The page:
EGU23-3662, updated on 04 Feb 2024
EGU General Assembly 2023
© Author(s) 2024. This work is distributed under
the Creative Commons Attribution 4.0 License.

Global emergence of compound climatic impact-drivers

Zhetao Tan1,2,3, Karina von Schuckmann2, Lijing Cheng1, and Sabrina Speich3
Zhetao Tan et al.
  • 1Institute of Atmospheric Physics, Chinese Academic of Sciences, ICCES, Beijing, China (
  • 2Mercator Ocean international, Toulouse, France (
  • 3Laboratoire de Météorologie Dynamique, Ecole Normale Supérieure, Paris, France (

Changes in health and sustainability of the ocean that provide goods and services for human well-being are closely linked to climate change. However, the ocean is exposed to a range of climatic impact-drivers (CIDs, e.g., temperature increase, sea level rise, oxygen depletion, acidification etc.) from global to local scale concurrently. These multiple CIDs make the ocean environment shifting from the normal condition, posing either positive or detrimental effects to ocean ecosystems. Therefore, detecting and understanding the combined effect of different CIDs (named compound CIDs in this study) is critical to further unravel diverse and adverse impacts on the ocean ecosystems.

In this study, we analyzed compound CIDs from changes in the upper 2000m of the ocean temperature (T), salinity (S), and dissolved oxygen (DO) from 1960 to 2022, as well as surface pH changes from 1985 to 2021 by using several observation-based gridded products.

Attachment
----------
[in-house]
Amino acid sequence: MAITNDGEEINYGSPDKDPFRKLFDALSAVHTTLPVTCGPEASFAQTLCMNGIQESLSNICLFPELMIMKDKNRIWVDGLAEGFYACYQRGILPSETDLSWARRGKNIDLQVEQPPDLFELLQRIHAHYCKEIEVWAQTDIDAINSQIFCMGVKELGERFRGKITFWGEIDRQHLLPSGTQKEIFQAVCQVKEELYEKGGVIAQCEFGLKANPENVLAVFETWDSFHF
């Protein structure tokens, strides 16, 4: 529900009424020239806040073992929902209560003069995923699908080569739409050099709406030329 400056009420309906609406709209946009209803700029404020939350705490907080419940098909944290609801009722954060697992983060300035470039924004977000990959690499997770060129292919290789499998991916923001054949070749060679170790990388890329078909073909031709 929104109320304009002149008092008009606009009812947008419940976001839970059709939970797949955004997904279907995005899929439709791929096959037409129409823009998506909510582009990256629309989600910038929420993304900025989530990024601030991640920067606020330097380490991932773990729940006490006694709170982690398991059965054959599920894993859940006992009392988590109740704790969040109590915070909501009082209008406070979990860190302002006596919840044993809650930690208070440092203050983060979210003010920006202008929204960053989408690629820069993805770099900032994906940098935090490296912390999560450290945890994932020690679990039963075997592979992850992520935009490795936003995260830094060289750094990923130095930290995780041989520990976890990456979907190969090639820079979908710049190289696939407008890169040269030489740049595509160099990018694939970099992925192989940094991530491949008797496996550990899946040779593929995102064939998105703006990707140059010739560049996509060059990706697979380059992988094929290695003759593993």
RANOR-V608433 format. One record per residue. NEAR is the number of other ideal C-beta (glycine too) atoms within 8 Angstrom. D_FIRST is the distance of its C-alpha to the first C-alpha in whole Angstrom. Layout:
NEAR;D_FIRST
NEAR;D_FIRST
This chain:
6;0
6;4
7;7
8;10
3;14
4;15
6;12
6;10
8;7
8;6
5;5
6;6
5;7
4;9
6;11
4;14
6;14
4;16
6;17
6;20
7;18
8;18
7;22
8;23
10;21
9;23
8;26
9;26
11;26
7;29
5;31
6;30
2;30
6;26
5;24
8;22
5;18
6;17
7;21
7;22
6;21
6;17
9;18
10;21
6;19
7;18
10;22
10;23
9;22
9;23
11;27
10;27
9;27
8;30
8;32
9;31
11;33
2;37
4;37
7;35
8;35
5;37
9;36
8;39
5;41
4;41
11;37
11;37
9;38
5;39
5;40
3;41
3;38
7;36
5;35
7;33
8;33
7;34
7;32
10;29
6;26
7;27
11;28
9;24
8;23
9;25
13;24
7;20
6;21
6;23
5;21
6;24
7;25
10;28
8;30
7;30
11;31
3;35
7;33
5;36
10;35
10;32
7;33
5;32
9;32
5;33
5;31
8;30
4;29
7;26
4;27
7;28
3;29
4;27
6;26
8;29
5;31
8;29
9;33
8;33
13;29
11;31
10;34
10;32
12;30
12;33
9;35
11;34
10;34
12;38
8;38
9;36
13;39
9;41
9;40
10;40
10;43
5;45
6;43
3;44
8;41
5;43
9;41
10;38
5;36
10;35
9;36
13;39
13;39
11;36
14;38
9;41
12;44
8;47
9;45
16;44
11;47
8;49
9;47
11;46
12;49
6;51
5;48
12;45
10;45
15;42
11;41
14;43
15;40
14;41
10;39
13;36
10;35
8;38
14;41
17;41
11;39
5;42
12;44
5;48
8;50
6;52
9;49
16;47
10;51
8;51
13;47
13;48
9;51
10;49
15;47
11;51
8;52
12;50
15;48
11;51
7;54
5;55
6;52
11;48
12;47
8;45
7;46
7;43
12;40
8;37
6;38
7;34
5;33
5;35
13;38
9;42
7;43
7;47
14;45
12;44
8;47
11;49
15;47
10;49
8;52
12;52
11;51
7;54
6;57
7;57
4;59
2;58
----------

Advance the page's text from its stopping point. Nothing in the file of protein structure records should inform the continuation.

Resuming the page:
We used a time of emergence (ToE) approach to investigate the long-term change of  the compound CIDs. First, to quantify the ToE of each CID, we investigated when and where the long-term change (signal) is significantly larger than the background variability (noise). The long-term change is quantified by the 20 years of low-pass filtering of global time series, and the background variability is quantified by the magnitude of annual-interannual variability of the local time series. Additionally, the uncertainty of ToE is defined by using an ensemble approach. With the ToE of individual CID available, we defined the regions where ToE of the compound CIDs can be detected if the change of more than one CID has already emerged. The results we obtained provide a new insight on the 3D changing ocean properties. They differ from previous studies that were limited to a subset of individual CID (e.g., sea level rise, chlorophyll-a, net primary production) or to the ocean surface only (e.g., SST).

The analysis shows that, before 2021, for the upper 2000m, ~15% (±5%) of areas of global ocean has experienced the concurrent emergence of three CIDs (triple emergence), and ~30% (±8%) of global ocean has experienced concurrent emergence of two CIDs (double emergence) mainly in the Atlantic and northern Indian Ocean. Analyses at different depths reveal that ToE is stronger and starts earlier in deep layers (200-1300m) than in the upper ocean (0-200m) where the signal-to-noise ratio is lower (which may due to the strong interplay of the long-term change with natural variability).

As marine ecosystems rely on an environment determined by multiple drivers (T/S/oxygen etc.), the investigation of the compound CIDs provides a more complete description (and quantification) of their long-term exposure to the CIDs (multiple stressors).

How to cite: Tan, Z., von Schuckmann, K., Cheng, L., and Speich, S.: Global emergence of compound climatic impact-drivers, EGU General Assembly 2023, Vienna, Austria, 23–28 Apr 2023, EGU23-3662,, 2023.